Robin Hood Of The Internet Will Always Be Remembered

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By Akhil Kumar:

aaron1_2010

Aaron Swartz will be remembered as a folk hero, the Robin Hood of the Internet. At a tender age of 14, when most of us struggle to understand computers; he co-authored an early version of the RSS 1.0, which has made it easy for us to stay updated on our favorite websites or blogs. Starting at that age he won many admirers and friends across the tech community and in general. He dedicated his short but impactful life to advocate internet freedom and actively fought against online censorship; his organization “Demand Progress” (http://blog.demandprogress.org/) was instrumental in fighting SOPA and PIPA, two highly controversial pieces of United States legislation to prevent piracy and protect Intellectual property. He committed suicide last Friday leaving the whole world shocked and petrified. His contributions to the online world can be gauged from this tweet from Tim Berners-Lee, the creator of the web;
“Aaron dead. World wanderers, we have lost a wise elder. Hackers for right, we are one down. Parents all, we have lost a child. Let us weep.”

‘An end to an era’ would not suffice as this is instead a beginning; he has started intense debates in the public sphere about the freedom of the web and free information sharing. His belief that knowledge should be free and accessible to everyone has found voice in numerous scholars, researchers and students who have started sharing their research work for free on twitter (#pdftribute). Disappointed at the high costs of accessing research and scholarly journals; the internet activist allegedly liberated millions of academic articles from the nonprofit online database JSTOR by breaking into computer networks at M.I.T. , he was charged with multiple counts of wire fraud and computer fraud for this.

He was suffering from depression probably because of the legal troubles he got into and details of why he took this extreme step remain unclear. He was instantly branded a criminal and the case against him pursued as if they were prosecuting a terrorist, the mental harassment and trauma he must have gone through is understandable. It is a great loss to anyone who uses the internet, he was a hero and an inspiration for the youth who dream of bringing about change and stand for what they believe in. His motivation was purely ideological and did not do anything for monetary profits. He liberated information for free and fought against any force that aimed to censor freedom on the internet.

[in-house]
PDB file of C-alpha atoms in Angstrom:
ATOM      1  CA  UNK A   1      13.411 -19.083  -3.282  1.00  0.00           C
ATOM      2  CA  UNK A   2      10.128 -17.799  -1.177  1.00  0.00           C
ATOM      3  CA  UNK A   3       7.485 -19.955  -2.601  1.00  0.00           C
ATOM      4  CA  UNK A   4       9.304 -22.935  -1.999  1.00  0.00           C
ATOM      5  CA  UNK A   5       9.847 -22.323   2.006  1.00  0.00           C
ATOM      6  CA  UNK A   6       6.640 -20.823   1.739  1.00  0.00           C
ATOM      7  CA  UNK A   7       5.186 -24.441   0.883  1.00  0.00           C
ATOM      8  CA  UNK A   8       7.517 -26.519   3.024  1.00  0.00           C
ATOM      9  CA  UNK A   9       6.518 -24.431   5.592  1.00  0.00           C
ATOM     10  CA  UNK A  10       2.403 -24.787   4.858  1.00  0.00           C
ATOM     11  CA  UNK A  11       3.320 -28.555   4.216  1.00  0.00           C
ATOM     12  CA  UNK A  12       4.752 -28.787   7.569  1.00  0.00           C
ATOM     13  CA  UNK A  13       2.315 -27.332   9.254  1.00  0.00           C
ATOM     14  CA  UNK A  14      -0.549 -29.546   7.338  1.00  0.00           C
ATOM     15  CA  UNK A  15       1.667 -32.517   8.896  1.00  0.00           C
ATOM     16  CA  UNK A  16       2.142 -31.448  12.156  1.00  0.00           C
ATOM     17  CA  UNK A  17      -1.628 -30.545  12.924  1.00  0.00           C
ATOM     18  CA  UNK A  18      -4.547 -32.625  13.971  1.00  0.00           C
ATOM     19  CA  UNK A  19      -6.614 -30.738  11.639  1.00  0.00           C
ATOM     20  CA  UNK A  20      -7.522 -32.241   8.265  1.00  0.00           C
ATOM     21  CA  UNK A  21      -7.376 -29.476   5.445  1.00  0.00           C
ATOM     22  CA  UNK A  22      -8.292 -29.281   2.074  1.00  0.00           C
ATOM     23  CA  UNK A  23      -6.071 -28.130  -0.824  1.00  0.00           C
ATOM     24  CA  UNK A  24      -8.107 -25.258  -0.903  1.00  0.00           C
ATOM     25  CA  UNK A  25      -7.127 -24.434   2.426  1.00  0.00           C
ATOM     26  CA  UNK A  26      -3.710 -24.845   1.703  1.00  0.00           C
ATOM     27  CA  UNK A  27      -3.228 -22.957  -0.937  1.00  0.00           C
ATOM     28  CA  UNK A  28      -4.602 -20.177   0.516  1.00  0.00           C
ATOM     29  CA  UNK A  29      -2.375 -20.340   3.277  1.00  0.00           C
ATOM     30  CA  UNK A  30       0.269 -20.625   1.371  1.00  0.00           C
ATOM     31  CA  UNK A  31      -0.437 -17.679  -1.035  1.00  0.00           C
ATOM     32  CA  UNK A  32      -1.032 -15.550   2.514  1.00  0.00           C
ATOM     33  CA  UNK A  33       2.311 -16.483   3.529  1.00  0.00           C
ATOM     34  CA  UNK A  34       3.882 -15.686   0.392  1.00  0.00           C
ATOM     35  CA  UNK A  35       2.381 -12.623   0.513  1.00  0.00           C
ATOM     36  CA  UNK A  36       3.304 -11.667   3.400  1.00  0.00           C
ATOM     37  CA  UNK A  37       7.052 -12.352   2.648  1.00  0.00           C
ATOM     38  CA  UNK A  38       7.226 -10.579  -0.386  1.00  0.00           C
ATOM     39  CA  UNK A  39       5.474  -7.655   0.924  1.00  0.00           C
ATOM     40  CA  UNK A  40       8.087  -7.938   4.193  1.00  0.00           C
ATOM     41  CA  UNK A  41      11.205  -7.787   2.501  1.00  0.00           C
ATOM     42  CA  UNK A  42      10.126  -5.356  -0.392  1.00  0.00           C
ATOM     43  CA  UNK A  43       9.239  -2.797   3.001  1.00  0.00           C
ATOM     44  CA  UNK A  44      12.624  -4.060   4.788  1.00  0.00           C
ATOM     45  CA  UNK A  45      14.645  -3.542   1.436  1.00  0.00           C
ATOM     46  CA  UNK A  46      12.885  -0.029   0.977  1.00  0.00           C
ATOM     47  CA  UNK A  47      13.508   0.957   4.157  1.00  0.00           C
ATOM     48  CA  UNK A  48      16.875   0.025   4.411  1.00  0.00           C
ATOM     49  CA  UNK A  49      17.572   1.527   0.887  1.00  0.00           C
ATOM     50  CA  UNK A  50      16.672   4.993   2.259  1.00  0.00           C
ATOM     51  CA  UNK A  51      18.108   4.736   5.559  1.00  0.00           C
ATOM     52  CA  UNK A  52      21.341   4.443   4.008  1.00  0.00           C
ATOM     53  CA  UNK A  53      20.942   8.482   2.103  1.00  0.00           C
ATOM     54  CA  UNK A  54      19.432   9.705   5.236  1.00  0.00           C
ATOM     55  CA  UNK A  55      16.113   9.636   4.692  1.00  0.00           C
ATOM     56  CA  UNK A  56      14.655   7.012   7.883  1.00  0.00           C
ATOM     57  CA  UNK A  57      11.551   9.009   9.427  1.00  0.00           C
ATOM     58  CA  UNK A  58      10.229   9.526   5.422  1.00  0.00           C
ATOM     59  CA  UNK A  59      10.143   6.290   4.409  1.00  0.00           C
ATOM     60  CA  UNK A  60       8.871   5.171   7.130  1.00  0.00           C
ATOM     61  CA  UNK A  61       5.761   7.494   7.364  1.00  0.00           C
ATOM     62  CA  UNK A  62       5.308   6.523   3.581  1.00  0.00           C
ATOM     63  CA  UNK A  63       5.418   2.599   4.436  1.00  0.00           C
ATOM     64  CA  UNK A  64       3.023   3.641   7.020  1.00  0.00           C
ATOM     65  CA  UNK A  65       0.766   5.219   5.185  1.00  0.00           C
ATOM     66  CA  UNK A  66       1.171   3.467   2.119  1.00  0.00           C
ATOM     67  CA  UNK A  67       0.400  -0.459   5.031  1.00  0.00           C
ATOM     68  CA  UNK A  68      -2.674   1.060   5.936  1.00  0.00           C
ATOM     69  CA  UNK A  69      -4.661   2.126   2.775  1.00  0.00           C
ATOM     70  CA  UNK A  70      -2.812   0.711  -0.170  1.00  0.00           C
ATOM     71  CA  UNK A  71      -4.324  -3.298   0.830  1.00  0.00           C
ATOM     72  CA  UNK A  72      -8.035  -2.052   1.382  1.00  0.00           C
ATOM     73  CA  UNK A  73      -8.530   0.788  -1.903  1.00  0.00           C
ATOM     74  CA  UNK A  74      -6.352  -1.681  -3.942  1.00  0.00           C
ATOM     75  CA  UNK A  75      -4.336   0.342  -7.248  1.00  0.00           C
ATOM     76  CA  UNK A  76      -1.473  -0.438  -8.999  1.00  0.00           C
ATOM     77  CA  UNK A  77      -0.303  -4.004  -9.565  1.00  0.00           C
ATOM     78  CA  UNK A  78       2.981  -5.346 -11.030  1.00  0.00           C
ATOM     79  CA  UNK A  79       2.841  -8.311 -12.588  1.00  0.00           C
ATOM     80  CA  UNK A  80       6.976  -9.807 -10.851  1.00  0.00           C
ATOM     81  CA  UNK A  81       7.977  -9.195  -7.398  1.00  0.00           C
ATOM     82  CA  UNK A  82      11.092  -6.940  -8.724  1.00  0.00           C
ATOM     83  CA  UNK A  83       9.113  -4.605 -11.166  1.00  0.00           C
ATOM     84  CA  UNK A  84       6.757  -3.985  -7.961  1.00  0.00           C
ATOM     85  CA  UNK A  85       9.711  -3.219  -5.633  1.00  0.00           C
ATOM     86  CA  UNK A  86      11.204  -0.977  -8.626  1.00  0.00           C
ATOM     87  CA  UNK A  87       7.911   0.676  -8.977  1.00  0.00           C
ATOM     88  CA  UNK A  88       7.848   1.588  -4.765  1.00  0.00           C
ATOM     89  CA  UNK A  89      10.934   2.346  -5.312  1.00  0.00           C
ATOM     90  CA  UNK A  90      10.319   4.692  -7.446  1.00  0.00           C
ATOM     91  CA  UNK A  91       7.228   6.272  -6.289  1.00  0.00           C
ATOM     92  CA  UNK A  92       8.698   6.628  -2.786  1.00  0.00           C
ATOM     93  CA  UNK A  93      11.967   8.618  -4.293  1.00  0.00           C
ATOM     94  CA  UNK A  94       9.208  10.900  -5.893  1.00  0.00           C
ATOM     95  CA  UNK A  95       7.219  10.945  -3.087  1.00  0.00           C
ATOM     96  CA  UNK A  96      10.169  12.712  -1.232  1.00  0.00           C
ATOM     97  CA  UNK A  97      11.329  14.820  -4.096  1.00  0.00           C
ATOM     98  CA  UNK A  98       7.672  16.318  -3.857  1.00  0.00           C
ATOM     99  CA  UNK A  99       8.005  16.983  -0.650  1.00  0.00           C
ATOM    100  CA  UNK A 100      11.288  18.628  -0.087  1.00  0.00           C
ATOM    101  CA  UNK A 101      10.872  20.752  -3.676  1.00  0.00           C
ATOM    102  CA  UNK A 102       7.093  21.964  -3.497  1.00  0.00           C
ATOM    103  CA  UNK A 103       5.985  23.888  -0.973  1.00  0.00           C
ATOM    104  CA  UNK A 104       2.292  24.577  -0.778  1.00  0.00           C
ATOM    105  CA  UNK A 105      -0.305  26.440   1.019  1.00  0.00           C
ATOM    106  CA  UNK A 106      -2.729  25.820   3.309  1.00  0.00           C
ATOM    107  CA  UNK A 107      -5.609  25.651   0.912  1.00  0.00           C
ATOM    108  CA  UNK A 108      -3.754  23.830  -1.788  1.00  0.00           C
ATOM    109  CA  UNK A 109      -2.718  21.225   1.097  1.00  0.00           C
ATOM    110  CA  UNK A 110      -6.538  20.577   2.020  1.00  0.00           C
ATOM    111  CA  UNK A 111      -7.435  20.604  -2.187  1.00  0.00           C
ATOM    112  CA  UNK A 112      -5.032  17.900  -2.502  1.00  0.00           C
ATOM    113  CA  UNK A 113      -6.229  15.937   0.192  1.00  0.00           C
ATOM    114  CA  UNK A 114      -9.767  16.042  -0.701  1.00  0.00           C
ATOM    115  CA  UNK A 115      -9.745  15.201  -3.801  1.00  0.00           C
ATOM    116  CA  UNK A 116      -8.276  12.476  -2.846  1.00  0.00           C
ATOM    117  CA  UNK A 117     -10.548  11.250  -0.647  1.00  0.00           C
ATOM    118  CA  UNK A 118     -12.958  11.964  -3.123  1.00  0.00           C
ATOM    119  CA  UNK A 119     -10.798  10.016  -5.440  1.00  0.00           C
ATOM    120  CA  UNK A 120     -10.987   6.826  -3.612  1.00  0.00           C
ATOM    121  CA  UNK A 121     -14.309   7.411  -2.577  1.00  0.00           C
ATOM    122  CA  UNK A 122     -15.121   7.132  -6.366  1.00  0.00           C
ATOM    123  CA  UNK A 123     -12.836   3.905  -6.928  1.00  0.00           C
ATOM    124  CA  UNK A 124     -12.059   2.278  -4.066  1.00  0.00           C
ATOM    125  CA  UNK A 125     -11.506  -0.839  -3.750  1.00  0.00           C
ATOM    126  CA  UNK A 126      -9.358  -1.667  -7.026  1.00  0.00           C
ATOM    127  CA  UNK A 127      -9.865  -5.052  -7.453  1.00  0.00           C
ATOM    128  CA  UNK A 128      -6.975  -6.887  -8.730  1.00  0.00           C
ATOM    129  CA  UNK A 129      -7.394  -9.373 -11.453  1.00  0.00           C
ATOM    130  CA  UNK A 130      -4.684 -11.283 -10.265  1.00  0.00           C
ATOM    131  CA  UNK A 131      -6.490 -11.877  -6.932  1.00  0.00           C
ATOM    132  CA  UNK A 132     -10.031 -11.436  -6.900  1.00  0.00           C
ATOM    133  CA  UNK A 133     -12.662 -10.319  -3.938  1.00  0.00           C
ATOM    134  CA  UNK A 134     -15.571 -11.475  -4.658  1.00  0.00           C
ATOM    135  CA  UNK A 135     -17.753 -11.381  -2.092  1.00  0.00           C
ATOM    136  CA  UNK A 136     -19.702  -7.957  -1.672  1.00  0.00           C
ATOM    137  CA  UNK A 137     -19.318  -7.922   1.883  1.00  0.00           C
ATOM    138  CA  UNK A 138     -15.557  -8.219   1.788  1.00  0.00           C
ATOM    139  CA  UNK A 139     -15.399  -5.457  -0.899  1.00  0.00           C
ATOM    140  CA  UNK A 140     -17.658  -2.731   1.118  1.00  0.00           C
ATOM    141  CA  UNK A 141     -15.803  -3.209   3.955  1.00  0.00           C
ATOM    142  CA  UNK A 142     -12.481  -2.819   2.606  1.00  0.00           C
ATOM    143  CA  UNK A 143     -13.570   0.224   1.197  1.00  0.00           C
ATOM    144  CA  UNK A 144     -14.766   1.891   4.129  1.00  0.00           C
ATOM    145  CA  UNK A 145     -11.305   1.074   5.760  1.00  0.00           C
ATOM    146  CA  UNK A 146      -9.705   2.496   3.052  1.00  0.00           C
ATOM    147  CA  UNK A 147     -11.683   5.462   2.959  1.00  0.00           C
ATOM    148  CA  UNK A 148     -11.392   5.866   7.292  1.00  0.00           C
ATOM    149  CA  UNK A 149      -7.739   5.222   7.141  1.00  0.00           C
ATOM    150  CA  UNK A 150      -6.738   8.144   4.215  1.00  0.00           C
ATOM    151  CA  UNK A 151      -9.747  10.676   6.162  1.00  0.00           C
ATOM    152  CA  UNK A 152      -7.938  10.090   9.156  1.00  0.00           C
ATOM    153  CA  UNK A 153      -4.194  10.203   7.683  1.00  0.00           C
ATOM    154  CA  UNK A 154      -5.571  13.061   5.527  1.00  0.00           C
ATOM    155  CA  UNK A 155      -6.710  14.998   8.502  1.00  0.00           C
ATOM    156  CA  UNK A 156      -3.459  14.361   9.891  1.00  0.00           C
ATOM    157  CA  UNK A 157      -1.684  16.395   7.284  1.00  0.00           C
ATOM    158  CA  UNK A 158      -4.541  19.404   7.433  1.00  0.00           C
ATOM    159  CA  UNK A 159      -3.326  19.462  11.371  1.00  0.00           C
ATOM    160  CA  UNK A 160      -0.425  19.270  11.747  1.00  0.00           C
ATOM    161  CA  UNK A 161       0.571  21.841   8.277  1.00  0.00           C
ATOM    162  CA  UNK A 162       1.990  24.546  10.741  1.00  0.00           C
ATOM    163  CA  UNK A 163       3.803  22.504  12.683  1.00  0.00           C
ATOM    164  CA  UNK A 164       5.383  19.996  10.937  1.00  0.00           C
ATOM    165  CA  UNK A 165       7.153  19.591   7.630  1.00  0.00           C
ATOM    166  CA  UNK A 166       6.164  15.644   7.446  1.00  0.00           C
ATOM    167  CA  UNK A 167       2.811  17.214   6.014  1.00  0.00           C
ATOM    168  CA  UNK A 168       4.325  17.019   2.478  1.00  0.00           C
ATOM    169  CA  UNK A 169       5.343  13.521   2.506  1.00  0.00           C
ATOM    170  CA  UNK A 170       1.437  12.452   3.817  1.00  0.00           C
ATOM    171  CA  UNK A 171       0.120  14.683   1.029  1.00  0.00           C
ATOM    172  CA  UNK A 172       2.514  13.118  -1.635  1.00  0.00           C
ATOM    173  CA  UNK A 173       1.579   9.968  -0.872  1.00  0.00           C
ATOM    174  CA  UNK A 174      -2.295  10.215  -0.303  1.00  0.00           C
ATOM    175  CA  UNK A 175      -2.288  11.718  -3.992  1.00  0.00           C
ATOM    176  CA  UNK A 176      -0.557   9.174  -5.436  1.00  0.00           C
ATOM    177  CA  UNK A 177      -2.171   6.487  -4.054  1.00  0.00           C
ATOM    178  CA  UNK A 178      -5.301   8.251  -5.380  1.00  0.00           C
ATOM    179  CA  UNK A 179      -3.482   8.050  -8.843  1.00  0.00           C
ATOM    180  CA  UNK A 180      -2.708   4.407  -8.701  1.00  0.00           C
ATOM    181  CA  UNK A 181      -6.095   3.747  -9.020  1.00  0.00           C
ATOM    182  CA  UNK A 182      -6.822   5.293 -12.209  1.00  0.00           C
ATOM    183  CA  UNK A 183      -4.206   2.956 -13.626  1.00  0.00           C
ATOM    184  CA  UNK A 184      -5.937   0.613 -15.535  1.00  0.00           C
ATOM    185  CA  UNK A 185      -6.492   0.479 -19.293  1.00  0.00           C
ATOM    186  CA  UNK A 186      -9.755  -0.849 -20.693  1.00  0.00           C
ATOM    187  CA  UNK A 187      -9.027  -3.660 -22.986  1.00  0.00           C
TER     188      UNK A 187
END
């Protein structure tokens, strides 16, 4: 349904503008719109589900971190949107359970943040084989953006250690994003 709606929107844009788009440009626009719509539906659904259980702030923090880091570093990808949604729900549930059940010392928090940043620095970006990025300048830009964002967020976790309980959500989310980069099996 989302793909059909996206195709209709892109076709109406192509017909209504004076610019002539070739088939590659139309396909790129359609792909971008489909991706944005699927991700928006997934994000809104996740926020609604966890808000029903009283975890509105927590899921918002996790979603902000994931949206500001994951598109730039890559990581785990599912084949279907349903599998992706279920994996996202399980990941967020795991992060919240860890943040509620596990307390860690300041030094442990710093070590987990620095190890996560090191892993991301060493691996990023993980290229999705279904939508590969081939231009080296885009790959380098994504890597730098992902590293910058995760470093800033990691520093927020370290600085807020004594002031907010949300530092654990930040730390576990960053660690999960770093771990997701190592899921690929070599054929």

This unfortunate turn of events has shook me from within as he represents every such youth who is fighting for a cause and dares to tread against the mainstream; I say this at the risk of sounding ridiculous that when I remember him now an image of a self-immolating Tibetan subconsciously flashes in front of my eyes. Yes, I believe he is the first martyr in our struggle to save our voices and liberate knowledge from the confinement of intellectual property. He will live in our hearts along with the many revolutionaries as we try to stand by the ideals he embodied. Let us not just mourn his death but celebrate his ideals and take a lesson from his life.

I will let Henry Wadsworth Longfellow conclude for me:

“Lives of great men all remind us, we can make our lives sublime, and, departing, leave behind us, footprints on the sands of time.”

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